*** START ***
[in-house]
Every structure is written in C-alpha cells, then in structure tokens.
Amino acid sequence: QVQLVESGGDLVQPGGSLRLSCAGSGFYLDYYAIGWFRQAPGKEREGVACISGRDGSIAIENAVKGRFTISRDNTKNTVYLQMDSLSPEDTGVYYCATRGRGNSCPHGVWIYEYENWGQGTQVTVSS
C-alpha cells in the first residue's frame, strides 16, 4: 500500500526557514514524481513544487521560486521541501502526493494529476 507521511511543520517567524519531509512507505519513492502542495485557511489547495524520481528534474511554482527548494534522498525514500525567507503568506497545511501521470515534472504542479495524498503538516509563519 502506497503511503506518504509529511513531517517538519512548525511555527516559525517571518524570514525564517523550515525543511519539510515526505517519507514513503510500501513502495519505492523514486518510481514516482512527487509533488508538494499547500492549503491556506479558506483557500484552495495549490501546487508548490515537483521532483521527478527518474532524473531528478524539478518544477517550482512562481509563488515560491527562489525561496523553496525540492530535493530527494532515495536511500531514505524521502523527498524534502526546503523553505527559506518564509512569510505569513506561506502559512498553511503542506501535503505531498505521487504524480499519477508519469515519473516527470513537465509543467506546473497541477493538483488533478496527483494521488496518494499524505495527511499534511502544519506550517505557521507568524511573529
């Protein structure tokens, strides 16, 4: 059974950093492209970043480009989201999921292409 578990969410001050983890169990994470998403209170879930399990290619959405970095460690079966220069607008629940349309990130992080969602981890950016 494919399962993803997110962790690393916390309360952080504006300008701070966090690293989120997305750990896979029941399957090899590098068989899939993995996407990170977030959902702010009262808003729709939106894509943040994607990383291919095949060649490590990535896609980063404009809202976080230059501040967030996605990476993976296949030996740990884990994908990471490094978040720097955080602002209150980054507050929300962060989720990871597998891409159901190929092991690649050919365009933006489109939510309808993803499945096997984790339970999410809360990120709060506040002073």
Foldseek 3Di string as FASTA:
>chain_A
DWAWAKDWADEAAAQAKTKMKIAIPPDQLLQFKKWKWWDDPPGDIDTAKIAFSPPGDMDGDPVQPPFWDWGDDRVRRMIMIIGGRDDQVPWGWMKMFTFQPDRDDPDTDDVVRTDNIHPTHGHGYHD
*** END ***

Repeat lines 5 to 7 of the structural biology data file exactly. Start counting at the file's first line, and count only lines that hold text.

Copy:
């Protein structure tokens, strides 16, 4: 059974950093492209970043480009989201999921292409 578990969410001050983890169990994470998403209170879930399990290619959405970095460690079966220069607008629940349309990130992080969602981890950016 494919399962993803997110962790690393916390309360952080504006300008701070966090690293989120997305750990896979029941399957090899590098068989899939993995996407990170977030959902702010009262808003729709939106894509943040994607990383291919095949060649490590990535896609980063404009809202976080230059501040967030996605990476993976296949030996740990884990994908990471490094978040720097955080602002209150980054507050929300962060989720990871597998891409159901190929092991690649050919365009933006489109939510309808993803499945096997984790339970999410809360990120709060506040002073």
Foldseek 3Di string as FASTA:
>chain_A